SCARY: Earthquake Interrupts Live NBA Basketball Match In USA's Las Vegas

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After US's Southern California was rattled by a 7.1 magnitude earthquake on Friday night, the NBA was forced to cancel the finish of a two Summer League games. 

Written By Aishwaria Sonavane | Mumbai | Updated On:

After US's Southern California was rattled by a 7.1 magnitude earthquake on Friday night, the NBA was forced to cancel the finish of a two Summer League games, including a marquee sold-out matchup between New Orleans and New York

The tremors felt between the games between the New Orleans Pelicans versus the New York Knicks game was played out live on television in Las Vegas. The game was postponed due to the largest earthquake in two decades.

Amid the game, the commentators announced that 'we are facing an earthquake right now' and members in the audience were seen visibly rattled. Following which, the game was immediately stopped.

The primary issue at Summer League was the arena's overhead scoreboard, which is suspended from the roof by cables and swayed noticeably when the quake hit. A game between Phoenix and Denver, scheduled for later Friday in the Thomas & Mack, never started and was ultimately canceled - and a San Antonio-Orlando game in the adjacent Cox Pavilion, which does not have an overhead scoreboard, was also halted for precautionary reasons.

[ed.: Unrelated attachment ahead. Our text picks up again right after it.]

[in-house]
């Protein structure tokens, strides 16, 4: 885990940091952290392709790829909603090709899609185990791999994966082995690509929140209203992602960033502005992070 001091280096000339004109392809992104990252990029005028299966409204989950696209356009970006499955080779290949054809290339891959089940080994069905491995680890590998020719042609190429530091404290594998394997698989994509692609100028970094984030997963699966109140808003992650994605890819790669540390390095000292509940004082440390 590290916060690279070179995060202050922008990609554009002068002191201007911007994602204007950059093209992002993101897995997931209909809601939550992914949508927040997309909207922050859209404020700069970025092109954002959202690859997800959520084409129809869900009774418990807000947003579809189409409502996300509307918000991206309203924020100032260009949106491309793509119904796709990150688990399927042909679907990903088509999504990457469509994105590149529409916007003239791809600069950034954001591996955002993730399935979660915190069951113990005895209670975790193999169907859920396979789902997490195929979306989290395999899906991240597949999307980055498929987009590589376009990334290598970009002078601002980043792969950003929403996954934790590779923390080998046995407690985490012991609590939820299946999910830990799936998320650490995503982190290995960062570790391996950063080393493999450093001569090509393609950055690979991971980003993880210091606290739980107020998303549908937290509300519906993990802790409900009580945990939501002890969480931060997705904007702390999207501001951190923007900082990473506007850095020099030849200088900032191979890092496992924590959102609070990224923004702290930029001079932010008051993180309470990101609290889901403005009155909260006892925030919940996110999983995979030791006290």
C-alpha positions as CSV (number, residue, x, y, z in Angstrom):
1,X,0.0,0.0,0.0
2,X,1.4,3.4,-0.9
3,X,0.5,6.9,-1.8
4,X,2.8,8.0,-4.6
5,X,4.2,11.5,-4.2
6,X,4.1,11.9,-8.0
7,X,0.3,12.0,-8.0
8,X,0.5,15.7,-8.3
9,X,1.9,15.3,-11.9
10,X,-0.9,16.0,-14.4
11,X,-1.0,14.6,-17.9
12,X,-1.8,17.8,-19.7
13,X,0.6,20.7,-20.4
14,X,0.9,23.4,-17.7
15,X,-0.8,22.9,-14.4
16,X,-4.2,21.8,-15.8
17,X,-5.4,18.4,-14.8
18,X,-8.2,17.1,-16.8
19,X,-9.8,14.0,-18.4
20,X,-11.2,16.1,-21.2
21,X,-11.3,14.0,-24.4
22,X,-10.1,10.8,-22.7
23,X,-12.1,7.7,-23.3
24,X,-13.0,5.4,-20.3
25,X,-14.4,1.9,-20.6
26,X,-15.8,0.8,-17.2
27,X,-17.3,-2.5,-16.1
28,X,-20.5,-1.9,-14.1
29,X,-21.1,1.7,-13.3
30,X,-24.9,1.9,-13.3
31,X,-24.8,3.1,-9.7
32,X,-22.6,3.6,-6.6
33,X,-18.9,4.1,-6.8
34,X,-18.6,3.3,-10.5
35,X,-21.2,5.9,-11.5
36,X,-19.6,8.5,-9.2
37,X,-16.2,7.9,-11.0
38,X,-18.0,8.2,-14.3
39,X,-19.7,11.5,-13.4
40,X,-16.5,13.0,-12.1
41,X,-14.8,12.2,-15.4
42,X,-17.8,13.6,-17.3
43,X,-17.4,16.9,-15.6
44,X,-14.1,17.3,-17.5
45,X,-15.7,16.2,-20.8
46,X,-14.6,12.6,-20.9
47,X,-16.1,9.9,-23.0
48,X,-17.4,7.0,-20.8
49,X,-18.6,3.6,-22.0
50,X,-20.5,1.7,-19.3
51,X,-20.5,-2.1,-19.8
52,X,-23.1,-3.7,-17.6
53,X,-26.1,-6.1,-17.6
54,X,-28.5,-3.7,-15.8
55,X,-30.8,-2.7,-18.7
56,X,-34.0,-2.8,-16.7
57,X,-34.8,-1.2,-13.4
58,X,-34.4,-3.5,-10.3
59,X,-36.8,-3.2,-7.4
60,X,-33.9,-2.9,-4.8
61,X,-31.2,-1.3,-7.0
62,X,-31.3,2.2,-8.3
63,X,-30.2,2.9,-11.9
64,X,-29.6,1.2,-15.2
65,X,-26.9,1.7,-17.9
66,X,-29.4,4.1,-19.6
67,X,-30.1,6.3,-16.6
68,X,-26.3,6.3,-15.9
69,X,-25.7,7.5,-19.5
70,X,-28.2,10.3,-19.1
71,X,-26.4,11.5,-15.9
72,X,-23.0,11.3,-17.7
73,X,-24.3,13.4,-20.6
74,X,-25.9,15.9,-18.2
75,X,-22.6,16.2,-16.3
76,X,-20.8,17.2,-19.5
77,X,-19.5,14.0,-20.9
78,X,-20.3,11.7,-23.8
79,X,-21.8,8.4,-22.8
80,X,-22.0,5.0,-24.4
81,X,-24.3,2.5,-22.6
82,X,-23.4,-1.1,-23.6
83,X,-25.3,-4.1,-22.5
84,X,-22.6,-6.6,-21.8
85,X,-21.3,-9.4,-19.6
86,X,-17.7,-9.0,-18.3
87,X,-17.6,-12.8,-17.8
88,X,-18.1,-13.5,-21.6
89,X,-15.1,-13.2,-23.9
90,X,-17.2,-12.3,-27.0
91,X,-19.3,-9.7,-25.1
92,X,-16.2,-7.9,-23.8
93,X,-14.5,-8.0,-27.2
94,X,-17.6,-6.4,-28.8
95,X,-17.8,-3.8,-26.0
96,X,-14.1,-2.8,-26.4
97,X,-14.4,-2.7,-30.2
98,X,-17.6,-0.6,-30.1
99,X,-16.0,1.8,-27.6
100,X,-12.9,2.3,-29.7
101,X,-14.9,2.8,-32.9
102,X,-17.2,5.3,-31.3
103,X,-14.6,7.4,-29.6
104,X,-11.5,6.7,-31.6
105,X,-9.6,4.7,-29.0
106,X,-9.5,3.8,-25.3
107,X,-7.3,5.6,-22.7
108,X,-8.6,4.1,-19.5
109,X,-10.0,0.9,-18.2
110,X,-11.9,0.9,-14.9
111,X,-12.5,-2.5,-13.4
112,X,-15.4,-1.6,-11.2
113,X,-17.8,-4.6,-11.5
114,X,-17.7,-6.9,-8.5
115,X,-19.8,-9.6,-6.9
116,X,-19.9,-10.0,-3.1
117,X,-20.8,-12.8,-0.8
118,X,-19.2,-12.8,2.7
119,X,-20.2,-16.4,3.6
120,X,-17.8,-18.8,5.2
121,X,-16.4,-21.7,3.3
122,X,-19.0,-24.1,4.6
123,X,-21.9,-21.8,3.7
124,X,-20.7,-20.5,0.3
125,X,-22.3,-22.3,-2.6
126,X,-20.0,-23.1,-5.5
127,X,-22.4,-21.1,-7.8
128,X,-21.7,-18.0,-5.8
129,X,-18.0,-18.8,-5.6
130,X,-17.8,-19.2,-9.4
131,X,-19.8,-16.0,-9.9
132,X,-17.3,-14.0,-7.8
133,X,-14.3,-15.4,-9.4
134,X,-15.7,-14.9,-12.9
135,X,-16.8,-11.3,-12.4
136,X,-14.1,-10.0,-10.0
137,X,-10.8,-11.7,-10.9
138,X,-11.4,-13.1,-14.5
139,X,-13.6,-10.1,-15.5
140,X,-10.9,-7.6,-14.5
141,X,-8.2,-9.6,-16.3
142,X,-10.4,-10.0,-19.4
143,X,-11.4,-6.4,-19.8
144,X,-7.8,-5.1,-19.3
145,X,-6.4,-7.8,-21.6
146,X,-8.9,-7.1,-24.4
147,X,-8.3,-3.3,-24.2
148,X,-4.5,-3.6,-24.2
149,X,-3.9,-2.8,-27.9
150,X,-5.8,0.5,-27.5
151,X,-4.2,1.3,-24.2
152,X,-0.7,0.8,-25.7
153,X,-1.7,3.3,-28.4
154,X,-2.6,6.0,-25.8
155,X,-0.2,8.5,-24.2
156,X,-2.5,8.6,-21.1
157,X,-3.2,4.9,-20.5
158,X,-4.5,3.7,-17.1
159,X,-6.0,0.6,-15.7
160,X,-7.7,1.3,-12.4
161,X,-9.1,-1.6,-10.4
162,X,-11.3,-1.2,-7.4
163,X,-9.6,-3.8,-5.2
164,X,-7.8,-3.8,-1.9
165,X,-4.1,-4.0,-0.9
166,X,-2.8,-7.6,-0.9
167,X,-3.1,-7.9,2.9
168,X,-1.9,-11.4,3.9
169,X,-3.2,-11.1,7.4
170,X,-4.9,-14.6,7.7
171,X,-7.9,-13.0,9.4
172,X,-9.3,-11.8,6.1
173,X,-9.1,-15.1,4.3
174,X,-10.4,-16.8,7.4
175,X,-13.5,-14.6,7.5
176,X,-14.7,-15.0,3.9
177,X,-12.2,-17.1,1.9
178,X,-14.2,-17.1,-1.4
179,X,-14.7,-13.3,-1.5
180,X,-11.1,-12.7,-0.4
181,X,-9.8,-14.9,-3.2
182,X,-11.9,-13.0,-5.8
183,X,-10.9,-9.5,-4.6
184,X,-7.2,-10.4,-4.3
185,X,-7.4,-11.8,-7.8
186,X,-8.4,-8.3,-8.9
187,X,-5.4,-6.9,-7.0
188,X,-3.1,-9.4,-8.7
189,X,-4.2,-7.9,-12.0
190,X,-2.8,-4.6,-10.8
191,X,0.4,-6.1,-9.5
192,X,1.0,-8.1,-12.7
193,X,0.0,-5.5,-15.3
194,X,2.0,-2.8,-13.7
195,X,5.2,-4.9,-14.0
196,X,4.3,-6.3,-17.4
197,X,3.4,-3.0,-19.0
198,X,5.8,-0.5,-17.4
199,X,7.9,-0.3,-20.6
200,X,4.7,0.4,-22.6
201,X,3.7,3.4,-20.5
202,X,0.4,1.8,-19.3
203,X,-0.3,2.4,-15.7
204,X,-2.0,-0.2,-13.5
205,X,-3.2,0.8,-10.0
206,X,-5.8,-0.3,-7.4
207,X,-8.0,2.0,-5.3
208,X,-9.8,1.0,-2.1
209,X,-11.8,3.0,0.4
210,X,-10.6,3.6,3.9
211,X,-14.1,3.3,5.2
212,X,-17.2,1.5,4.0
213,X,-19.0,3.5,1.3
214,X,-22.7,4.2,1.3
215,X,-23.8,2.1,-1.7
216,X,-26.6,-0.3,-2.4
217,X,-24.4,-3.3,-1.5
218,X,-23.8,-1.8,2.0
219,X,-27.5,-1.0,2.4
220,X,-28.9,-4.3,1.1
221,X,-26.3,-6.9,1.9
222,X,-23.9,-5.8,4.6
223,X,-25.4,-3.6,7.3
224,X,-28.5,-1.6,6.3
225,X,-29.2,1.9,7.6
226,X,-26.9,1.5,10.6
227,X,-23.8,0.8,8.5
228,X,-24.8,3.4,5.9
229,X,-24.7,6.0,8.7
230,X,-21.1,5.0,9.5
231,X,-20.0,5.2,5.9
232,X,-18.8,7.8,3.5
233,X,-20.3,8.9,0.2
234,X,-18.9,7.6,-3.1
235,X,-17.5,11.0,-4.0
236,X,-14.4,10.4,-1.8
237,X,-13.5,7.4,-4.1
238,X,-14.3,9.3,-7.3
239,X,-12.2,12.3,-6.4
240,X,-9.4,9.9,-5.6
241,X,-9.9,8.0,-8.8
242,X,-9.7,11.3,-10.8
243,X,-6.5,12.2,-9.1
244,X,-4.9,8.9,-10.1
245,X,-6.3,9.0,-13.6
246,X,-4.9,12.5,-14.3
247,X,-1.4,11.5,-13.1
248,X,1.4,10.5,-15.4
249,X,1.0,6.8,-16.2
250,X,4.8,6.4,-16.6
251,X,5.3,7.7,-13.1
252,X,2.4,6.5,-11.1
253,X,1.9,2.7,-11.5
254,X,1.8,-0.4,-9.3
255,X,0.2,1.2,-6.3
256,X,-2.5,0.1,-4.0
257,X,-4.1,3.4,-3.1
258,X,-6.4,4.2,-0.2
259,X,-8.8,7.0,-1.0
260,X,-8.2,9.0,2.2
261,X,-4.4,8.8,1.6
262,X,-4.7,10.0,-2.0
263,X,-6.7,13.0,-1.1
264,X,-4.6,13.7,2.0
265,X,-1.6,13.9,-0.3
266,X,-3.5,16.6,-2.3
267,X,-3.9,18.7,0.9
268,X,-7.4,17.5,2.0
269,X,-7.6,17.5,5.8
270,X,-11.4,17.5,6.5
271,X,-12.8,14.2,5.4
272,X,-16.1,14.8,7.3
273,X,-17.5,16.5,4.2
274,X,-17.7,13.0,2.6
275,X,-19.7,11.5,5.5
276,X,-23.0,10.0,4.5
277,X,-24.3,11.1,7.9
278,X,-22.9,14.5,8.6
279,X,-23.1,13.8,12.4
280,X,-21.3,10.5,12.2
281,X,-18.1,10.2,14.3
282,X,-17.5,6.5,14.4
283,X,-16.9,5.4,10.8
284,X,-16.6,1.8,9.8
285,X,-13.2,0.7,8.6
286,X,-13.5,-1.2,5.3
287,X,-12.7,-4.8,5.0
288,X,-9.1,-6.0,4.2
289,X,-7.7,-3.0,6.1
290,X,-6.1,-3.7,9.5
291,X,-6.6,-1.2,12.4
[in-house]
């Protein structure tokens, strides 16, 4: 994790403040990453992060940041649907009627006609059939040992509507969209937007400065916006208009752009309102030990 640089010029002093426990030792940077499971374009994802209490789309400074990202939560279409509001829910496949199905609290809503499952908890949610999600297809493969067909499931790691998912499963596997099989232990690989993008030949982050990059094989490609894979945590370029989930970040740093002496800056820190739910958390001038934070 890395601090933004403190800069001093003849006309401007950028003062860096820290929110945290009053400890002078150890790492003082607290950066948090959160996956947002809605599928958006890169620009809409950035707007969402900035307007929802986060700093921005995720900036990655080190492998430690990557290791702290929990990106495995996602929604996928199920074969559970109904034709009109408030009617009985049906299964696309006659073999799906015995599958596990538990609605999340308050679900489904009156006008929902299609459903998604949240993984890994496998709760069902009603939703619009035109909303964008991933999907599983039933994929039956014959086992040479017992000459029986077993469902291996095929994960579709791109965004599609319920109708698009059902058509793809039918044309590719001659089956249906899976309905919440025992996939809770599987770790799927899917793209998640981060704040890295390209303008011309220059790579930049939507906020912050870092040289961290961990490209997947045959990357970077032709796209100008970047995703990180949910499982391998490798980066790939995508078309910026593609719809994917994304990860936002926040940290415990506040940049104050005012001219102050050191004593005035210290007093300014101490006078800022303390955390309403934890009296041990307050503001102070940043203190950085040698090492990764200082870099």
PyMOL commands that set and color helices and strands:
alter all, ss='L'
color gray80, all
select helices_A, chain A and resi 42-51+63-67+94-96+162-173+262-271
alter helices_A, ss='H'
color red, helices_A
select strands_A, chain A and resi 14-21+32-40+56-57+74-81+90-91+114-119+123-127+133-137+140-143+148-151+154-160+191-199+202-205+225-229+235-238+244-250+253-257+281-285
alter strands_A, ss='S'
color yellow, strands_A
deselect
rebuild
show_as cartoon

The Los Angeles Dodgers and San Diego Padres played through the earthquake during their game at Dodger Stadium, though a WNBA game in Las Vegas was also stopped.

''Safety comes first, second, third,'' Summer League executive director Warren LeGarie said.

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The earthquake was also felt during a baseball game between Los Angeles Dodgers' and San Diego Padres at the Dodger stadium. The players however continued to play while the tremors could be felt.

The shallow quake struck near the small city of Ridgecrest at 8:19 pm (0319 GMT Saturday), US seismologists said and follows a 6.4-magnitude quake that hit the same area the day before.

The latest quake was 11 times stronger than the previous day's "foreshock", according to the United States Geological Survey, and is part of what seismologists are calling an "earthquake sequence".

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The tremor was felt more than 150 miles (240 kilometers) away in Los Angeles, where the fire department deployed vehicles and helicopters to check on damage and residents in need of emergency aid.

The earthquake was the largest in southern California since 1999 when a 7.1-magnitude quake struck the Twentynine Palms Marine Corps base, according to The Los Angeles Times.

On Thursday, Caltech seismologist Lucy Jones had warned a press conference that there was "about a one-in-20 chance that this location will be having an even bigger earthquake within the next few days, that we have not yet seen the biggest earthquake of the sequence."

(With agency inputs) 

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